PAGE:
Not only neglected, completely vanished for more then 50 years - late romantic Swedish composer Helmer Alexandersson (1886–1927).
This disc is currently the only opportunity to hear some of his music.
More about the man and his music below ...
This is great music, don't miss it ... I know, you will love it :)
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Overture in C minor (1910)
Symphony No.2 in G minor (1914, 1919)
Uppsala Chamber Orchestra
Recorded: Live, January 2006, Uppsala University Aula
Helmer Alexandersson (1886-1927)
Overture in C minor and Symphony No. 2 in G minor
The most sorrowful document in the history of twentieth-century Swedish music may well be located in the Stockholm City Archive: Fattujbeuiset (Certificate of Indigence) 103/1928, witnessed under oath by the brother and sister of the deceased, his fiancee, two of his work colleagues and his landlady. This certificate was required so that the City of Stockholm should agree to cover the costs of burying one of its citizens.
Towards the end of January 1925, the composer Helmer Alexandersson moved to what was to be his final dwelling place. It was located in a gloomy house built in the 1880s, on the corner at the junction of Renstiernasgata and Bondegatan on S?dermalm; it became a victim of the bulldozers fifty years ago.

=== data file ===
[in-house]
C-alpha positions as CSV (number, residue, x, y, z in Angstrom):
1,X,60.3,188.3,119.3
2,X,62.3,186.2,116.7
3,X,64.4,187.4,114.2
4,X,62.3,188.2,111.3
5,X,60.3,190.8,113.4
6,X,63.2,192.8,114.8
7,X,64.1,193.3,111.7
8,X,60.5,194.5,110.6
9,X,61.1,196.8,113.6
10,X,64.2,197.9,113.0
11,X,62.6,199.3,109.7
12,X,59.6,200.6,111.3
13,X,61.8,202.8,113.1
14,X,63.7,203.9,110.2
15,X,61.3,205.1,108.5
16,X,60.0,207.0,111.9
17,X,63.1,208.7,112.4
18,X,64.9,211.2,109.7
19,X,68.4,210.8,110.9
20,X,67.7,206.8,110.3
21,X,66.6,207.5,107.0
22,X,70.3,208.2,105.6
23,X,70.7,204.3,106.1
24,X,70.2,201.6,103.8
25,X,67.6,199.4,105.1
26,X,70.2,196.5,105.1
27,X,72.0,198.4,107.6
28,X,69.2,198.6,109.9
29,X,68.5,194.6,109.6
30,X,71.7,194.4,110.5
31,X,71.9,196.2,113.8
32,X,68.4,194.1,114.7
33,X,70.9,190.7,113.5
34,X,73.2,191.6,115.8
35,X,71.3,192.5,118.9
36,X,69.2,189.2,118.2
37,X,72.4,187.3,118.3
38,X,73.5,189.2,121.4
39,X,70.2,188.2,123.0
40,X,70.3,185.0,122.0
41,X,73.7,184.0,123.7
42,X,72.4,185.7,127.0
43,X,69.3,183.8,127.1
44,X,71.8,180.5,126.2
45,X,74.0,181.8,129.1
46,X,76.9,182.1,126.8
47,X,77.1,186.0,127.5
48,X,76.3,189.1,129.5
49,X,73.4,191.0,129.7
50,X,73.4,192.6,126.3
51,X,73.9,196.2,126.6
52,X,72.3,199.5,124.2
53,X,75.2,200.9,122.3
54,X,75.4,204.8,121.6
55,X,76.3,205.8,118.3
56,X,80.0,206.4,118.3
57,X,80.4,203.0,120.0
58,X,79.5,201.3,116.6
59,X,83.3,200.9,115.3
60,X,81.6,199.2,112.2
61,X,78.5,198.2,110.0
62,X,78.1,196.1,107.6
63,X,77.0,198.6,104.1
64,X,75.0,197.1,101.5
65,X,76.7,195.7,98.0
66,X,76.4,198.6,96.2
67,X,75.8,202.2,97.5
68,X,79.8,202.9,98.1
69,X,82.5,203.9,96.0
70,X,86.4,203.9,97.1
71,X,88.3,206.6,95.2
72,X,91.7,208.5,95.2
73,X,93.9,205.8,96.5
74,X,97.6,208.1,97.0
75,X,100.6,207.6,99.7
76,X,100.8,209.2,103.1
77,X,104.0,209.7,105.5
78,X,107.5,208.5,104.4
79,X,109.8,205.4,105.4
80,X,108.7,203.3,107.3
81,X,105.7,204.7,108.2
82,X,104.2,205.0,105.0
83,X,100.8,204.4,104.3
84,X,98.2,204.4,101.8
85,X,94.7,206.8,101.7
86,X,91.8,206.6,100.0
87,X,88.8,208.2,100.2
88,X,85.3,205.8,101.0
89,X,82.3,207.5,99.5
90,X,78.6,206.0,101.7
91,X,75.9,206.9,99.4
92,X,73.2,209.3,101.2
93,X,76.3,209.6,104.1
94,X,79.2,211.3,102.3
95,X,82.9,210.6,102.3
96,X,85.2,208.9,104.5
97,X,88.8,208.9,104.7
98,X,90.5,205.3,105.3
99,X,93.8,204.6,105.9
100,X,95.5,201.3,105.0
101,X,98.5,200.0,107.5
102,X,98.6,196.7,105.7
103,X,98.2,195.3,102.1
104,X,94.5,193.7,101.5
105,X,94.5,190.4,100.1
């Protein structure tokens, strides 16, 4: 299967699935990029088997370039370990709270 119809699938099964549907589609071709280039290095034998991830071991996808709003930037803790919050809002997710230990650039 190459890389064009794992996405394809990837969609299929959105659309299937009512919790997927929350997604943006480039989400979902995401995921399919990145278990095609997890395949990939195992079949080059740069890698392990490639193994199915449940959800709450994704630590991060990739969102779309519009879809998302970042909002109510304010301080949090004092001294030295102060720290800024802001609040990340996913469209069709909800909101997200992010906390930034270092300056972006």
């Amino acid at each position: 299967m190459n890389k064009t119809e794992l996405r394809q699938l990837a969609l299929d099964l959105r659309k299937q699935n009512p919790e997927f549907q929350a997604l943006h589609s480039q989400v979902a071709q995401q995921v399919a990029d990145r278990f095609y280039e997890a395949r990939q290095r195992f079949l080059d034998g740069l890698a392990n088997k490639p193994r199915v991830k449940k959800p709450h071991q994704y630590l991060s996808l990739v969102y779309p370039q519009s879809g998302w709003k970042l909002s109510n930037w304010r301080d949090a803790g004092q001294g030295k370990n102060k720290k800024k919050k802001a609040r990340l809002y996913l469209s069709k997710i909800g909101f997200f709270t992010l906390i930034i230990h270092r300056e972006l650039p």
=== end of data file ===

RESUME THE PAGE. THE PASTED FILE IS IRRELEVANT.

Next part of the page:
There, in abject poverty, Alexandersson died peacefully on Christmas Eve 1927 after 'severe nervous suffering'. A week later his funeral took place at Norra kyrkogarden (the North Cemetery); paid for out of public funds. In happier times he had become one of Sweden's best-loved and most frequently played composers. His posthumous reputation is maintained almost exclusively by his works. Information about the man himself is thinner on the ground: he was a modest and withdrawn man who never caused much of a fuss.
He lived most of his 41-year life in relative anonymity. He came to the public's attention only on isolated occasions - starting when he won a state composition scholarship in two successive years, 1910 and 1911. The next time he saw his own work in print was after it had been awarded a prize and chosen as the official festive march of the Olympic Games (1912). The last occasion was when he won the above-mentioned scholarship a third time in 1915, in recognition of his Symphony No. 2 in G minor, completed the previous year.